Switching Gears: Protecting Ghana’s Economic Sustainability in the Face of Power Sector Risks

The power sector is heavy on the agenda of the IMF to redirect Ghana to the path of fiscal sustainability. To that extent, the Fund is hopeful that the $3 billion Extended Credit Facility (ECF) and the accompanying fiscal consolidation pledges of the government will deliver for the power sector what the government and other Multilateral agencies, including the World Bank, the African Development Bank and other development partners, particularly the US government, have been unsuccessful to deliver for the past decade. That certainly is a hard sell, and analysts remain cautious in believing that the IMF can deliver this miracle, undermined by a lack of political will, inefficient decisions, lack of accountability and deficit of context-appropriate solutions to the problems.

Summary of issues

  1. The power sector remains a major threat to Ghana’s economic sustainability.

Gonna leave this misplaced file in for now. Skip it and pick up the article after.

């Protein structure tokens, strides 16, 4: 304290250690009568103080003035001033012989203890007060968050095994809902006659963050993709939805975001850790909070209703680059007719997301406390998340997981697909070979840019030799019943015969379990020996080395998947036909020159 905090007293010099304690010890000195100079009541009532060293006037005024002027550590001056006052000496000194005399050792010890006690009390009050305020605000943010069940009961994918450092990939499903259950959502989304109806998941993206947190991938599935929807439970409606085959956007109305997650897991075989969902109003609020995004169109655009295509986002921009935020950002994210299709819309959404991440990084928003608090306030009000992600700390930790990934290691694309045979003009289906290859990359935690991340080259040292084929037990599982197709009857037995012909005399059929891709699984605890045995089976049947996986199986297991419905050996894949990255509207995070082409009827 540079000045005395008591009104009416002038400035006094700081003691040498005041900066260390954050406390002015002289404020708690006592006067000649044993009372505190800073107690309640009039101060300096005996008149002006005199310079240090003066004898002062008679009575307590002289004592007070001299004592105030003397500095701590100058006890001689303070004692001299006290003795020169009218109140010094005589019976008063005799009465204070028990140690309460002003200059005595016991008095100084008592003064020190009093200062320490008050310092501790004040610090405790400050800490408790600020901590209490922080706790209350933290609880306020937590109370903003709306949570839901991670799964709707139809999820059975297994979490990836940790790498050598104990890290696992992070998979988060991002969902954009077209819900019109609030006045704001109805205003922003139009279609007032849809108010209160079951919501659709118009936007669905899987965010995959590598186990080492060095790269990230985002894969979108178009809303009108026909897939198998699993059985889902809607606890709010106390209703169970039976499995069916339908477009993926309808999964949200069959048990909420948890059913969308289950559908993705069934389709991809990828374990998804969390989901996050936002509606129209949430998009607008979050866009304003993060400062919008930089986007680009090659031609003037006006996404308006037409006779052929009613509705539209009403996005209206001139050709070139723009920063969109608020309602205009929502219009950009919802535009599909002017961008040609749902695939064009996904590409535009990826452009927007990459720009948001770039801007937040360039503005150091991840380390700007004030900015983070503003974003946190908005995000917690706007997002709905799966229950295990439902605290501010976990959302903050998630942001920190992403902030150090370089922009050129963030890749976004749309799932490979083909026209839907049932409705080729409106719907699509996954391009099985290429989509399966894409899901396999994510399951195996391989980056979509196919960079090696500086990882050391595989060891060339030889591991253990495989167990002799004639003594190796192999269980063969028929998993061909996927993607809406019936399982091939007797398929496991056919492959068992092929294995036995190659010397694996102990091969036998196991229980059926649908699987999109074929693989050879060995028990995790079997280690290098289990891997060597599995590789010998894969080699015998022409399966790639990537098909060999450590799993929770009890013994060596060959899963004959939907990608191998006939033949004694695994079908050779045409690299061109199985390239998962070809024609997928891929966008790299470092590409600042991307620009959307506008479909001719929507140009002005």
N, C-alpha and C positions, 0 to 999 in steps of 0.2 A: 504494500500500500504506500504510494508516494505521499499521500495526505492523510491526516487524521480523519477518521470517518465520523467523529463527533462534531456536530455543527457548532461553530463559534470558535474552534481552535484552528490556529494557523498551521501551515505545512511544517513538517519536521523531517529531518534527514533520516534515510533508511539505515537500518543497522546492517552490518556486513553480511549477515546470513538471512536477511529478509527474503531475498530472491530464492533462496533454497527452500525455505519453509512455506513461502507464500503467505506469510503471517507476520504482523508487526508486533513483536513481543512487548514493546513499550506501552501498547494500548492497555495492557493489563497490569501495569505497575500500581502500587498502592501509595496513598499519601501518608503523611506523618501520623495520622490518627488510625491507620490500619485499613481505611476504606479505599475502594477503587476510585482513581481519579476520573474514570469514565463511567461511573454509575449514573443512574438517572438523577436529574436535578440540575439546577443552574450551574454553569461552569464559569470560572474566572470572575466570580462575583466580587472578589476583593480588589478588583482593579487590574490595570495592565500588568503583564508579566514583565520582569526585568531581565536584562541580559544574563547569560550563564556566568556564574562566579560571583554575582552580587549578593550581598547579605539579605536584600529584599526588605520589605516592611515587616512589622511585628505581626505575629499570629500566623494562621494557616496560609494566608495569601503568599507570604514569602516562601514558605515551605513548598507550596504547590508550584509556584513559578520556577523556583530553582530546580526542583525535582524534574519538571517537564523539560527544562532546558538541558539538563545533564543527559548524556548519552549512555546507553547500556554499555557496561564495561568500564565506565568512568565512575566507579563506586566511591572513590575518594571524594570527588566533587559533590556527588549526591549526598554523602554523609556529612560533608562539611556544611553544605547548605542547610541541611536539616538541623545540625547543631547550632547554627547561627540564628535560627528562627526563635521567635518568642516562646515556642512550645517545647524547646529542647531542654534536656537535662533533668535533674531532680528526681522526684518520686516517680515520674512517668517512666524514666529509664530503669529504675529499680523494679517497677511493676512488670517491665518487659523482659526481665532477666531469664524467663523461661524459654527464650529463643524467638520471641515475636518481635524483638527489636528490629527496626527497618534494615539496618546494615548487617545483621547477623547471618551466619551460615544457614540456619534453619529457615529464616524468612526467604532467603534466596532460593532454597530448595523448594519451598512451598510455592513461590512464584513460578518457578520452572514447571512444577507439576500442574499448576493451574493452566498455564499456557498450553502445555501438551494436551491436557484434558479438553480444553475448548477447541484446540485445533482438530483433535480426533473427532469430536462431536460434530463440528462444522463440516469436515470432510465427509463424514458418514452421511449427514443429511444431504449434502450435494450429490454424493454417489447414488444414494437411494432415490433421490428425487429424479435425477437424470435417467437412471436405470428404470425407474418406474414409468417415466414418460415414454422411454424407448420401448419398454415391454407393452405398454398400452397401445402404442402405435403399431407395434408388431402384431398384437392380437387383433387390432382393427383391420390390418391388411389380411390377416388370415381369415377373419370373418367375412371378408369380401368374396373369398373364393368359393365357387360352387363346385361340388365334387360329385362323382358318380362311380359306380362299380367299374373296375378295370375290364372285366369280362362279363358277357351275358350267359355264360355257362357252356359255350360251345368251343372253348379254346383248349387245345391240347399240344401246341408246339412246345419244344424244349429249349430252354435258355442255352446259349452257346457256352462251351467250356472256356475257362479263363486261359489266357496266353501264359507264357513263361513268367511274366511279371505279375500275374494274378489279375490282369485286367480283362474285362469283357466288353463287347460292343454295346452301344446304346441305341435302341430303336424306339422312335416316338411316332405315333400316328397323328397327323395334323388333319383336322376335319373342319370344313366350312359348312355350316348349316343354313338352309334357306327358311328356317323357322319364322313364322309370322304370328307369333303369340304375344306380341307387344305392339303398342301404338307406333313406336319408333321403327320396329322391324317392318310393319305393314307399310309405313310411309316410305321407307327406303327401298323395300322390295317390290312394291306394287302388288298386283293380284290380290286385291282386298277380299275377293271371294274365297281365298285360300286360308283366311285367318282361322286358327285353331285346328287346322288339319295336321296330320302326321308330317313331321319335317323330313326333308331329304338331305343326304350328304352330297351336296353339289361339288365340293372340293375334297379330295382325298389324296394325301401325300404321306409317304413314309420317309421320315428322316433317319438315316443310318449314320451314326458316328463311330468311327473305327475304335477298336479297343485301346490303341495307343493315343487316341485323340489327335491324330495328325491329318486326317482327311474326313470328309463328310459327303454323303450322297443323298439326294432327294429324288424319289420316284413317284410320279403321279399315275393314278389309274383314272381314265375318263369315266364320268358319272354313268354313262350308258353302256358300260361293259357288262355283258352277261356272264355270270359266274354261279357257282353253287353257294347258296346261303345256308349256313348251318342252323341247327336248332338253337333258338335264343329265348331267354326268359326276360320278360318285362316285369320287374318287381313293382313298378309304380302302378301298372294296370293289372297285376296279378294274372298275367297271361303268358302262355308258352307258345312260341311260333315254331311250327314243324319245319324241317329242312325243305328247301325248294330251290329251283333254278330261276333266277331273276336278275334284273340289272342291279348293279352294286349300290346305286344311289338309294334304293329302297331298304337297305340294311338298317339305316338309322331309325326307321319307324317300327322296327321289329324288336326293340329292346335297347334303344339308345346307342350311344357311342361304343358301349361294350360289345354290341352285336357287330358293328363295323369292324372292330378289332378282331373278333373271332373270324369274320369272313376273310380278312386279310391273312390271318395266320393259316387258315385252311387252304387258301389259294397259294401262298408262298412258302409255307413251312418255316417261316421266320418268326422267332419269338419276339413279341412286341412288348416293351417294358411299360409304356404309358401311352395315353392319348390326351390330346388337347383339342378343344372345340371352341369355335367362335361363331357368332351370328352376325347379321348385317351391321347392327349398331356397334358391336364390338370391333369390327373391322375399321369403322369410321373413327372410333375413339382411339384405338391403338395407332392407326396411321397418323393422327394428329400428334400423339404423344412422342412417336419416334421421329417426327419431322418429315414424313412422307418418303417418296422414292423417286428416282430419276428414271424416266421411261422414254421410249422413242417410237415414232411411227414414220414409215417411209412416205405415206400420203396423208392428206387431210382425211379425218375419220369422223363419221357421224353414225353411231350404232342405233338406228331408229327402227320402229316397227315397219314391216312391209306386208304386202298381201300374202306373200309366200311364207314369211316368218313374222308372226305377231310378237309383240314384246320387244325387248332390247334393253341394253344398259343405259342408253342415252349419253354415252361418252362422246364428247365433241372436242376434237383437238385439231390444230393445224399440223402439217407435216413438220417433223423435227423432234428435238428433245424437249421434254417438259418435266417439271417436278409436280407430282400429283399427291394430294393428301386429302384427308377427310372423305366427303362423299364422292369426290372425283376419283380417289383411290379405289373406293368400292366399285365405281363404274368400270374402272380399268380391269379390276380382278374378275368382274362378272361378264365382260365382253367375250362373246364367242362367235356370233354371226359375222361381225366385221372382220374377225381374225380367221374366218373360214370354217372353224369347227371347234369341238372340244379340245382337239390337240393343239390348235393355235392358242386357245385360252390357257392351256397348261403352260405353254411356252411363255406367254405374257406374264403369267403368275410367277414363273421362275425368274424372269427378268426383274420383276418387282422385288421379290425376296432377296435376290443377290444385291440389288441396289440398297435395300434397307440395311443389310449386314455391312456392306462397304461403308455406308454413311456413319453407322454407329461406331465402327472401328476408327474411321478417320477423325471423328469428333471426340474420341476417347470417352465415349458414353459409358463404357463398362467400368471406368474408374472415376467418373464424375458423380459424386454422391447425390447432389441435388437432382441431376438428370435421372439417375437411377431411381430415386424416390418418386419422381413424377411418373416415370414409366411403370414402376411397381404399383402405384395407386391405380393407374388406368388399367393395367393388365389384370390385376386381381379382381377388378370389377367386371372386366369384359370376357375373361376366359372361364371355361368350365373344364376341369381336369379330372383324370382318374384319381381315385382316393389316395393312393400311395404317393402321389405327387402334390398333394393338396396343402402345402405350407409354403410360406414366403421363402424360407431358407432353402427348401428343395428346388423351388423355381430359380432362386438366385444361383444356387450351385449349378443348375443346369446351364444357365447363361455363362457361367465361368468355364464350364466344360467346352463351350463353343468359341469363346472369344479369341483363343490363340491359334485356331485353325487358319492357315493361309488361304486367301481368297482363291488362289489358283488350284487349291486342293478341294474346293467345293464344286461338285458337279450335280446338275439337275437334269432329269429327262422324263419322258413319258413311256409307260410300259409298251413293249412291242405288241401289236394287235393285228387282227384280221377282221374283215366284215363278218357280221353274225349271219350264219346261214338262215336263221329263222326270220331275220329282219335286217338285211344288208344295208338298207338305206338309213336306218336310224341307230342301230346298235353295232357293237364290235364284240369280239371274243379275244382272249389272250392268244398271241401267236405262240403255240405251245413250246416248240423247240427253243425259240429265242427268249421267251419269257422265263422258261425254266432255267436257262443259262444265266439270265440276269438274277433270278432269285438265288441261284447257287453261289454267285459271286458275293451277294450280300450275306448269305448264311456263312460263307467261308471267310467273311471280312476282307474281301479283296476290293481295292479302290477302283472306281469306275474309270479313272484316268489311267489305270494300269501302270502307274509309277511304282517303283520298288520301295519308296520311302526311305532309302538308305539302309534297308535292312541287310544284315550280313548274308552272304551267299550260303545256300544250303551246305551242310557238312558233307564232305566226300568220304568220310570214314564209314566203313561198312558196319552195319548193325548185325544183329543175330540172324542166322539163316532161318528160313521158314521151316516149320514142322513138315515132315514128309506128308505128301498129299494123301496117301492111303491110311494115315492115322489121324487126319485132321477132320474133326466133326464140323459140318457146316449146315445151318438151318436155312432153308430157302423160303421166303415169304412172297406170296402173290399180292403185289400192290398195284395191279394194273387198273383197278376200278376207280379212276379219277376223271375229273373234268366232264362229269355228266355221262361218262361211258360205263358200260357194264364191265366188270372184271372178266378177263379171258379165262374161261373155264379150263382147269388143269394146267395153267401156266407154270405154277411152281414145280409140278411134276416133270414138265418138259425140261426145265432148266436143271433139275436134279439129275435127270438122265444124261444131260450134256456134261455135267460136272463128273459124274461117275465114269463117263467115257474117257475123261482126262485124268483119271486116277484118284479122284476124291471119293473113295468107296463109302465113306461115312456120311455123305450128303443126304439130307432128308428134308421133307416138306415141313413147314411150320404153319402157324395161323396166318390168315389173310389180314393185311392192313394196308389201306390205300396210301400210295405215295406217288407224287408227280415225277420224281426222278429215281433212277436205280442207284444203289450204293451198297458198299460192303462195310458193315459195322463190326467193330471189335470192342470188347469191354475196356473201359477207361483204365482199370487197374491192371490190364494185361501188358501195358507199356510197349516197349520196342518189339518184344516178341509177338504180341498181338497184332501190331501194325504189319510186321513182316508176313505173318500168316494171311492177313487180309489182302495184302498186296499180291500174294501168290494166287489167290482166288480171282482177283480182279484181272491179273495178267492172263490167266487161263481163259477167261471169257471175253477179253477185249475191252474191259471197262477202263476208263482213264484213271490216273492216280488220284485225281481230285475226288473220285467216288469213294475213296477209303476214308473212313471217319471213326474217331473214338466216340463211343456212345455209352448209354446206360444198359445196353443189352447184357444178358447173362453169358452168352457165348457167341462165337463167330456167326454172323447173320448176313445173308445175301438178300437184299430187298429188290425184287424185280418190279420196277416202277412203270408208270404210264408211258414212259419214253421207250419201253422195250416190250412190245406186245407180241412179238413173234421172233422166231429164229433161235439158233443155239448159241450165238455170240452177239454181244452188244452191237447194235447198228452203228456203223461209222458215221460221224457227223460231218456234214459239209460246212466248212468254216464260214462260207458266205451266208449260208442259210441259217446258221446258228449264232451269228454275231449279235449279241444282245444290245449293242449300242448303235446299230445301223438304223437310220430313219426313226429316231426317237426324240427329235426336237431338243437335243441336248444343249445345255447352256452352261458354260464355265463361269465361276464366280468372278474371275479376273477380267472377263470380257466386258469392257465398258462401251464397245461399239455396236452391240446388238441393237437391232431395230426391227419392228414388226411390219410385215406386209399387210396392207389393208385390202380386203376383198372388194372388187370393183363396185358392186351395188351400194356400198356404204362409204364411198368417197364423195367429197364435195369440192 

2. The IMF programme recognises the reform of the sector as key to economic recovery.
  3. Tariffs have increased by about 100% in the past nine months, but liquidity has worsened within the same period, raising concerns about revenue accounting by ECG, and the impact of the adjustments.
  4. The Cash Waterfall Mechanism recorded its poorest performance in March and April 2023, meeting only 11% of the revenue requirement. This is because of ECG’s discretionary spending and poor accounting.
  5. At the same time, more poor decisions are being made to further threaten the sustainability of the power sector, requiring a seismic shift in the governance of the sector.

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The Africa Centre for Energy Policy (ACEP) was established in 2010 to contribute to development of alternative and innovative policy interventions through high-quality research, analysis and advocacy in the energy and extractives sector in Africa.

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